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a765: Unions take on liqueur maker (fwd)

From: Tttnhm@aol.com

Latinamerica Press - http://www.lapress.org
Article's Date: Tuesday,  February 12,  2002

Haiti: Unions take on liqueur maker

by Charles Arthur

Workers seek pay raises and better working conditions from the maker of a
luxury liqueur.

Workers who harvest and process oranges used to make Cointreau, a luxury
cognac-based liqueur, have been involved in a long and sometimes violent
struggle for union rights, better pay and improved conditions.

At two workplaces in northern Haiti, about 330 workers employed by Guacimal,
a local company, have had to contend with management’s delaying tactics,
intimidation and aggression by company foremen.

The workers at an orange-tree plantation near the northern town of St.
Raphael and a processing plant outside Cap-Haïtien, the island’s
second-largest city, labor for long hours for wages that are a pittance, even
by Haitian standards. Paid according to how many cases they fill or empty
each day, the orange pickers and cutters work non-stop to make the equivalent
of several US dollars. If the harvest is poor, they earn even less.

Orange pickers are stung by wasps and bitten by flies. Cutters suffer skin
irritation from the citric acid in the juice, and constant exposure to the
acid spray causes respiratory and digestive problems. The workplaces lack
basic toilet and washing facilities, and the workers do not receive the sick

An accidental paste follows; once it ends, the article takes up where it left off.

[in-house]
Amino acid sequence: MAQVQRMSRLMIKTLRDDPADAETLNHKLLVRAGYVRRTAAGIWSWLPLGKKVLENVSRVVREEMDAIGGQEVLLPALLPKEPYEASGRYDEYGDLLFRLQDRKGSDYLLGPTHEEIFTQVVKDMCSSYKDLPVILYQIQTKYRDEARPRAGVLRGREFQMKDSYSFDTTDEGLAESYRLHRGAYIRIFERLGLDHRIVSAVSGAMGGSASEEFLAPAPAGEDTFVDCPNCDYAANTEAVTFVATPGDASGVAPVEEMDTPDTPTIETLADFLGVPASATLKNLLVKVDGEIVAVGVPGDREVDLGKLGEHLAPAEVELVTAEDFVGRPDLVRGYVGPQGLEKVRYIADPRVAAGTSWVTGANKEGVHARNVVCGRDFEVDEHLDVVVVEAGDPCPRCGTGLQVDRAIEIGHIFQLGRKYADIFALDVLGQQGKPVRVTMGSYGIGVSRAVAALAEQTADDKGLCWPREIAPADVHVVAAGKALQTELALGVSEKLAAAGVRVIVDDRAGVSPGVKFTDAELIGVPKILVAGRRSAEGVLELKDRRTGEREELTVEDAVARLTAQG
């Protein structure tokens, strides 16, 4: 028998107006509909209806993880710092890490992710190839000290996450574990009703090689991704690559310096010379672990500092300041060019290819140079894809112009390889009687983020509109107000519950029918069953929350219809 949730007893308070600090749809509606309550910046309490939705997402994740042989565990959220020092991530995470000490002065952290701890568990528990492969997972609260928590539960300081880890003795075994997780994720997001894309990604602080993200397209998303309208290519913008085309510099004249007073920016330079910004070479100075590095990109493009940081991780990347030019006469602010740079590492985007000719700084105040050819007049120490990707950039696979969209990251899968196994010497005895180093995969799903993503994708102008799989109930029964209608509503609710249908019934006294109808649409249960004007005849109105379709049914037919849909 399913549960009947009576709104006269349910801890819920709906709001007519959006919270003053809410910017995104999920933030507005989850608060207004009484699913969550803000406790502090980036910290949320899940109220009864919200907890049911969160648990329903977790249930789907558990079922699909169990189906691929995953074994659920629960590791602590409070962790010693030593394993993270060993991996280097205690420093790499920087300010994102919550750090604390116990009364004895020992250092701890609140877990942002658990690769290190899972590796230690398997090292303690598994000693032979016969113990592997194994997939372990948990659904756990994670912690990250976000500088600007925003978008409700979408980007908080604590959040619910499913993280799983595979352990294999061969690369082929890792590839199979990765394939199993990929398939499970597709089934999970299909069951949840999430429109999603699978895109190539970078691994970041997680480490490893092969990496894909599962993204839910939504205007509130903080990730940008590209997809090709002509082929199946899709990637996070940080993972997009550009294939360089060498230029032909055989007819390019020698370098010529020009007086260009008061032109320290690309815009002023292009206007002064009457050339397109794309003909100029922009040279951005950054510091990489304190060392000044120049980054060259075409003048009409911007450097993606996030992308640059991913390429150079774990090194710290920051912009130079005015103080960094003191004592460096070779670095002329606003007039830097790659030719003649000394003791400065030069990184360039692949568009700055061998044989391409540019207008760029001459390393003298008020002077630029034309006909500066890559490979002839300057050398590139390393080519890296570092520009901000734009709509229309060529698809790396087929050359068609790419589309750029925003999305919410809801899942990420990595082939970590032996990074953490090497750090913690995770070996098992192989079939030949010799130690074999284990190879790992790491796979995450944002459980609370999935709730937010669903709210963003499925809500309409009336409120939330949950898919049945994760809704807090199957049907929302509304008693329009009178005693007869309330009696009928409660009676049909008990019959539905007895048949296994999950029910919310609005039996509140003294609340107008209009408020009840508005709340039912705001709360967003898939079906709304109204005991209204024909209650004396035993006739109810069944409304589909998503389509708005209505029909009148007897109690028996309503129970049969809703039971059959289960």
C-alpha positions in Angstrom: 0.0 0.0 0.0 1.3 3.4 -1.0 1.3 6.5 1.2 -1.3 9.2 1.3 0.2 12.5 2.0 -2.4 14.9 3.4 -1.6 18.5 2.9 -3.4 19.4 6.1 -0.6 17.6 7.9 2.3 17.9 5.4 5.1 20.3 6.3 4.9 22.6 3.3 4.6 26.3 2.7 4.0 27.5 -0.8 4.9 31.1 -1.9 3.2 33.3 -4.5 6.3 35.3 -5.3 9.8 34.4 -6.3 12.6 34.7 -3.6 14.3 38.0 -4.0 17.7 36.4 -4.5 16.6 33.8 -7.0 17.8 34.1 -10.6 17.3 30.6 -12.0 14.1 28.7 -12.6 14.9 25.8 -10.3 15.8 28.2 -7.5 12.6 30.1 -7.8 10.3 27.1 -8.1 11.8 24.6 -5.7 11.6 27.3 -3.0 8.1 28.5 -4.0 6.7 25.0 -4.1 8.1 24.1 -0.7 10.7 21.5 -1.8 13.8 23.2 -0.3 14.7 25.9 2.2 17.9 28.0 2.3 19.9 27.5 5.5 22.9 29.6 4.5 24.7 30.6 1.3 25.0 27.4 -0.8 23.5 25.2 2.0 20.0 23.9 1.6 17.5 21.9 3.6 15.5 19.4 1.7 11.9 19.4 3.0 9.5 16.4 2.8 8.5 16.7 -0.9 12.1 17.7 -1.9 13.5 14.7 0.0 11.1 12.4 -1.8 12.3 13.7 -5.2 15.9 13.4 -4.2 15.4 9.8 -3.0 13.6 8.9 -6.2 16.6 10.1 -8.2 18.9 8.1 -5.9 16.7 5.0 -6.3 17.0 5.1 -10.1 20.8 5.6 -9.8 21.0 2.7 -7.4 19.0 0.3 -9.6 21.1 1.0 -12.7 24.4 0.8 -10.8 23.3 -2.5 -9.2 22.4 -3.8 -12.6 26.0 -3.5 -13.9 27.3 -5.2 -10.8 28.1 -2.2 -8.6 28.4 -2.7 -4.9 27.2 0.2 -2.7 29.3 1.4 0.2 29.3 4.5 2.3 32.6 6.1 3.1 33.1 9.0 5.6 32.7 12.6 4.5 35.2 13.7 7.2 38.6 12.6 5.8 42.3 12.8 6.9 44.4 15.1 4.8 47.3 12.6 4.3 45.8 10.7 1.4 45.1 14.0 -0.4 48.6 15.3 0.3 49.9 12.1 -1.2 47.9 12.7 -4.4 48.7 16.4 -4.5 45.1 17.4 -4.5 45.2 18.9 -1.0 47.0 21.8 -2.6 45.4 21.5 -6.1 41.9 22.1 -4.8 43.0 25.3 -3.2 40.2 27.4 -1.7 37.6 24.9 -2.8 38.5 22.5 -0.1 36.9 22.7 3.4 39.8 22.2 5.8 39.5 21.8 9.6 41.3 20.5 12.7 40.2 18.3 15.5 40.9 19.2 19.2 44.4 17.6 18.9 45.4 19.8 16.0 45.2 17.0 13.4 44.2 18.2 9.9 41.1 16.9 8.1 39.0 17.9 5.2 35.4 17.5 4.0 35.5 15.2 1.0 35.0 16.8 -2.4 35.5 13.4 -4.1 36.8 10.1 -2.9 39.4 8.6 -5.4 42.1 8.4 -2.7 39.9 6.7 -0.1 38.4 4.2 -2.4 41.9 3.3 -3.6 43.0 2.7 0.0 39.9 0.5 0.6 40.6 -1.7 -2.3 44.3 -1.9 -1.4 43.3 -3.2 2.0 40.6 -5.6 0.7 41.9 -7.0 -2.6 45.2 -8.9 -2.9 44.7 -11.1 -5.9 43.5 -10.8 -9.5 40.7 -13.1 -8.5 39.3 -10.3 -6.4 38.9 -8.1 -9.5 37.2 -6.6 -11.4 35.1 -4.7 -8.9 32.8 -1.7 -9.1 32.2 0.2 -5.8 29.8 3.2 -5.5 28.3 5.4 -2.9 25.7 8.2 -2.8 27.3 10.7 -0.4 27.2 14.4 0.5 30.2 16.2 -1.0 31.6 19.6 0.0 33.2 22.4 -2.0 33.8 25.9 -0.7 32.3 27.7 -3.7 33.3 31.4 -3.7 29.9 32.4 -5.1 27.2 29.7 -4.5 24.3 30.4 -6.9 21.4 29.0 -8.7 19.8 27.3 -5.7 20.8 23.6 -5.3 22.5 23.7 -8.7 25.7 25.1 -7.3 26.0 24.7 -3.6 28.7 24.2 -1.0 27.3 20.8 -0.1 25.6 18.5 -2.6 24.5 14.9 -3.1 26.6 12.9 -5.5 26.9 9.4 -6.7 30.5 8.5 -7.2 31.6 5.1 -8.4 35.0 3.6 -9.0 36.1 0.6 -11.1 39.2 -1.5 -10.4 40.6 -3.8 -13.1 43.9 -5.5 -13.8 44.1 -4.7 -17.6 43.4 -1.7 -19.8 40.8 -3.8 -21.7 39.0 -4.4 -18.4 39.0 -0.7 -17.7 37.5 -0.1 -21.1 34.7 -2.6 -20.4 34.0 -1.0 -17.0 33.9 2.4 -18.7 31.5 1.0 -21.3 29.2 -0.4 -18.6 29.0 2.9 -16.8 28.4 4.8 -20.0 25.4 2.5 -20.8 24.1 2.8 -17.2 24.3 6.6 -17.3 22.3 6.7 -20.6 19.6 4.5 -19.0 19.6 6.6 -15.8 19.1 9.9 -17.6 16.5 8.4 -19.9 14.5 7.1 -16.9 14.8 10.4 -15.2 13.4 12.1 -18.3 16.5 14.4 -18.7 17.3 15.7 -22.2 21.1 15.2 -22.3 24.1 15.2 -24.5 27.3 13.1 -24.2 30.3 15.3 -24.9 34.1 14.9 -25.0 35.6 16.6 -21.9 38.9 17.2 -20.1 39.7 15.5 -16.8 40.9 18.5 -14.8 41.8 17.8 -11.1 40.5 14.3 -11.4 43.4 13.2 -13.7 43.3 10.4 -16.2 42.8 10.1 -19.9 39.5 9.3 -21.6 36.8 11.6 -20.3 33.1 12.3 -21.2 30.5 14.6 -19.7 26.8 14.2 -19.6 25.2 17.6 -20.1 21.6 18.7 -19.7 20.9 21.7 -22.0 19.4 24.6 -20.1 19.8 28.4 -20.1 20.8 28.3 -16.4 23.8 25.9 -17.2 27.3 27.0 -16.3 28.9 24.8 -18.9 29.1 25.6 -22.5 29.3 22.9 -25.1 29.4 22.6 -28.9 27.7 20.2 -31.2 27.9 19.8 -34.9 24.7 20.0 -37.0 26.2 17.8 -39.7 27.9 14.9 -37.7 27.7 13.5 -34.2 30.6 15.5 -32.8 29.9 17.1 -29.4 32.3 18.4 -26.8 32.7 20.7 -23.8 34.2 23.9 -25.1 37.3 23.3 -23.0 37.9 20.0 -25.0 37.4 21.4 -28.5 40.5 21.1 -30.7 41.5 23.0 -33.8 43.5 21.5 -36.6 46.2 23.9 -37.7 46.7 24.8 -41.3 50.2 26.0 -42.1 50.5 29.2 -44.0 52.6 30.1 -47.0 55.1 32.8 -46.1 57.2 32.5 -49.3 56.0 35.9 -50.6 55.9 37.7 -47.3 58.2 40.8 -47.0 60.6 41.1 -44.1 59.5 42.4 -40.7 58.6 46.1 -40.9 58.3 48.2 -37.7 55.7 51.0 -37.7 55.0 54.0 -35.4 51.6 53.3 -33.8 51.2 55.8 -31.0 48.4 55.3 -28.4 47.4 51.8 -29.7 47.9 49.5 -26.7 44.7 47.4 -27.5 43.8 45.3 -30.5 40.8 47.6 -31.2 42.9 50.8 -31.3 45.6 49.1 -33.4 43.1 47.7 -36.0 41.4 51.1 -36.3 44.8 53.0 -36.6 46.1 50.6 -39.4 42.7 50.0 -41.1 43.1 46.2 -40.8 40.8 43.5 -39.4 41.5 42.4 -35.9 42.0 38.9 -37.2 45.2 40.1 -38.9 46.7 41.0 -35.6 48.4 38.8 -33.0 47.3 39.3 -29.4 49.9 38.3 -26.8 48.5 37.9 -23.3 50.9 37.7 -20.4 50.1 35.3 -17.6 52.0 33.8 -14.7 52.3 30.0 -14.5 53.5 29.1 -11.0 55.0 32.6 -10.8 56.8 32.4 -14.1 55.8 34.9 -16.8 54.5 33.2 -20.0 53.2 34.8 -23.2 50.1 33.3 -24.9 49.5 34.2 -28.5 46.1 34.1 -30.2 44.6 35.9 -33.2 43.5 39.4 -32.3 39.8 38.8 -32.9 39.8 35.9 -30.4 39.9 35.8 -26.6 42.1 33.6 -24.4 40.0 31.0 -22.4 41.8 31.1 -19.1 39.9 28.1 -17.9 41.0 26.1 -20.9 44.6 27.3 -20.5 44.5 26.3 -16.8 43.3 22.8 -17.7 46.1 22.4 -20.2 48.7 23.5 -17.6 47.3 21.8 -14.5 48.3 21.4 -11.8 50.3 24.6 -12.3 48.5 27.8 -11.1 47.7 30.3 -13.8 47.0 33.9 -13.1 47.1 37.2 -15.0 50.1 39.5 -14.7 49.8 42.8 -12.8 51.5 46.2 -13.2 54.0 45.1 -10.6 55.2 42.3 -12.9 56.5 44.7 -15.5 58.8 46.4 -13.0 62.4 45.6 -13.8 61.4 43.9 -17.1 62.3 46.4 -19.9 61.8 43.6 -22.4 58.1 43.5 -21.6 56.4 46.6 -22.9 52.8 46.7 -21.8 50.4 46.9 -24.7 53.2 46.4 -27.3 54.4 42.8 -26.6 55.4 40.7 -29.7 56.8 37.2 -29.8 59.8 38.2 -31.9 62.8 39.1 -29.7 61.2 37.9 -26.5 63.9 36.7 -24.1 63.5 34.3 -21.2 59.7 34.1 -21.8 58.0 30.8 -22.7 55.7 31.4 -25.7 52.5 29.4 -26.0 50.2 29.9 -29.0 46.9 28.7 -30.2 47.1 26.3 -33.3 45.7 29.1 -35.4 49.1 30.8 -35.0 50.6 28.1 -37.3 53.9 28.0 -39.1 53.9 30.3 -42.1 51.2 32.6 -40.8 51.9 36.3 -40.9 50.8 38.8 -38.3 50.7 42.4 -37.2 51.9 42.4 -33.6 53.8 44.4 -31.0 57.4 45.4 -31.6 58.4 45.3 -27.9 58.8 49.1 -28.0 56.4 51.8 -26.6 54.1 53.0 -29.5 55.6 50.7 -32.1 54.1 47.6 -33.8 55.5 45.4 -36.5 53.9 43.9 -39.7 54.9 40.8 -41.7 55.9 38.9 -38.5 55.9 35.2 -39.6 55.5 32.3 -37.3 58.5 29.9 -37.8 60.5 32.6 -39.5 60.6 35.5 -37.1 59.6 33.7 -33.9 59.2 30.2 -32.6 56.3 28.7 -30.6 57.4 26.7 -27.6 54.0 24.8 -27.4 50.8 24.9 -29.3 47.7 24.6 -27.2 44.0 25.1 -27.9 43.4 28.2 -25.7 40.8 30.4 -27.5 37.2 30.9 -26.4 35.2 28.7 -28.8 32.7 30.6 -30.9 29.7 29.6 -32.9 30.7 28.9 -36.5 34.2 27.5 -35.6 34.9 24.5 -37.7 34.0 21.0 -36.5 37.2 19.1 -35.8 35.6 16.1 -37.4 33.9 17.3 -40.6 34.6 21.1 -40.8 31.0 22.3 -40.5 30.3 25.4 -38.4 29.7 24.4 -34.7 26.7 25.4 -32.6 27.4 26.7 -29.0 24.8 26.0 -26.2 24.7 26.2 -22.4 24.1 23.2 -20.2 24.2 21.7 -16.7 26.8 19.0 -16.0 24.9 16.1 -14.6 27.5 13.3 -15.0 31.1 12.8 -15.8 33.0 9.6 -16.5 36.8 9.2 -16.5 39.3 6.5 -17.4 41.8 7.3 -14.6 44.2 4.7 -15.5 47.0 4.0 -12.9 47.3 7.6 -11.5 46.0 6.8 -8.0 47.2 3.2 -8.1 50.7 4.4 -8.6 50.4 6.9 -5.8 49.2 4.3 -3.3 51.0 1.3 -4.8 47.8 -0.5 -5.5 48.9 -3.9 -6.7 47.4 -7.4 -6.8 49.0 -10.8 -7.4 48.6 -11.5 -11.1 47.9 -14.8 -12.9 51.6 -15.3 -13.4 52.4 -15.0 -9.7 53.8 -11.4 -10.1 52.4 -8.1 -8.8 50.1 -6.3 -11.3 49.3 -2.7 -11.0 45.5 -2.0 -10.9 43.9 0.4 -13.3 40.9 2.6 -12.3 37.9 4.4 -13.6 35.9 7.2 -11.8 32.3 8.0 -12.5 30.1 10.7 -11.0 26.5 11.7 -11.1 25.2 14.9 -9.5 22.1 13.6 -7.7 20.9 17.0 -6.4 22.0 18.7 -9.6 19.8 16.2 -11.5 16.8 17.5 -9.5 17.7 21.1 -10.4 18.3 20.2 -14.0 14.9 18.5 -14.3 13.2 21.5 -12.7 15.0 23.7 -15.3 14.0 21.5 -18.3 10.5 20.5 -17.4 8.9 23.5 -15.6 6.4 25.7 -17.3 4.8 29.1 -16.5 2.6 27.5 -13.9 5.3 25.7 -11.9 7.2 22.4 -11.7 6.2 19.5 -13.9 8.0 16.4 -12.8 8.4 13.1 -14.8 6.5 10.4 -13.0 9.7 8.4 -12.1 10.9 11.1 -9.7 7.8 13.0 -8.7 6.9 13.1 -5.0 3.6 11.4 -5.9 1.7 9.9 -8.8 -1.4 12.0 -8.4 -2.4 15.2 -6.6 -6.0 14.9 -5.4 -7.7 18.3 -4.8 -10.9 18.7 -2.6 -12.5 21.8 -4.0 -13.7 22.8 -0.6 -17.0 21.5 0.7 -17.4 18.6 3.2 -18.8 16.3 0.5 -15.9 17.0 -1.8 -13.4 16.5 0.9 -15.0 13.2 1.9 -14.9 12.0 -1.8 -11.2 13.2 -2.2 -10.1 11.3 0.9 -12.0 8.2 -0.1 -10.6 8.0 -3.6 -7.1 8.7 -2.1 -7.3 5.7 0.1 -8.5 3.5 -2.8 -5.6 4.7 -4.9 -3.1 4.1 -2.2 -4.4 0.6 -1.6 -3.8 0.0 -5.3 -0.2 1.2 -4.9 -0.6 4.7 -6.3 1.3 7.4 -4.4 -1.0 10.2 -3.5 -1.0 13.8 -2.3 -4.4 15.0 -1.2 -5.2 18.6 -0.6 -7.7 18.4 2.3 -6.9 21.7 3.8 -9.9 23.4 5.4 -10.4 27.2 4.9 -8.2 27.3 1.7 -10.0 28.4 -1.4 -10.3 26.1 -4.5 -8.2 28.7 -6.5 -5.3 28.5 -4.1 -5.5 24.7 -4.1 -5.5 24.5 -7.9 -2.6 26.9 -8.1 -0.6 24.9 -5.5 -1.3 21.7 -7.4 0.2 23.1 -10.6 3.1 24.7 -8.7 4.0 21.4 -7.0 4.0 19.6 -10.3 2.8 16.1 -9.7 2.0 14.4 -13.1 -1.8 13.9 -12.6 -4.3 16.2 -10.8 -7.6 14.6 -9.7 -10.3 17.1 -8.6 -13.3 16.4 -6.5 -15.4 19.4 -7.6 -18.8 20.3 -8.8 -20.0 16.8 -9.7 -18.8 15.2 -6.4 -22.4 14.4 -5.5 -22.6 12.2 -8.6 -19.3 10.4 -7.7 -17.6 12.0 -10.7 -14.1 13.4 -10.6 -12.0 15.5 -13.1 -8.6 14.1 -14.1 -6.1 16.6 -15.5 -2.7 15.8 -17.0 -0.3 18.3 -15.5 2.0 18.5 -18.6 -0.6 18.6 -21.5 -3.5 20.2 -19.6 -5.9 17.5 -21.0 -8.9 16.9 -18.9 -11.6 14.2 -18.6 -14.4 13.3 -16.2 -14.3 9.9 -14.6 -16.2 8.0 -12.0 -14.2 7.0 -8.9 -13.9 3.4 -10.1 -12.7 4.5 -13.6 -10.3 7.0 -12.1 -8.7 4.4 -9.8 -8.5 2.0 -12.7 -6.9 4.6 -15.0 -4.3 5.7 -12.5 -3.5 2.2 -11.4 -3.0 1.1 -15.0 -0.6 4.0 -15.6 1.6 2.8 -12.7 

pay and pensions to which they are legally entitled.

Inspired by the success of the union at the nearby Marnier-Lapostolle
plantation, which in mid-2000 negotiated a pay increase and better conditions
with the maker of Grand Marnier liqueur, in October 2000 the Guacimal workers
announced they were forming their own unions.

Batay Ouvriye (Workers’ Struggle), an organization that has assisted new
unions in garment-assembly factories in the Haitian capital, Port-au-Prince,
encouraged the Guacimal unions to contact solidarity organizations in the
United States, France and Britain.

When Guacimal’s Haitian managers refused to recognize the unions, the workers
went on strike and called for an international campaign to put pressure on
Rémy Cointreau, the French-based multinational that owns a minority share in

In 2000, the giant Rémy Cointreau company, whose portfolio includes such
prestigious brands as Rémy Martin cognac, Mount Gay rum and Piper Heidsieck
champagne, acquired the Dutch firm, Bols, for US$460 million.

In fiscal year 1999-2000, it recorded a net operating profit of $61 million,
a 163-percent increase over the previous year.

Despite a repeat of the international letter and electronic mail campaigns
that had succeeded with Marnier-Lapostolle, the much larger Rémy Cointreau
proved a harder nut to crack.

"We reiterate that everywhere the Rémy Cointreau Group operates, whether
directly or indirectly, we are committed to the respect of fundamental
humanitarian principles. We also want to conform to the laws and social norms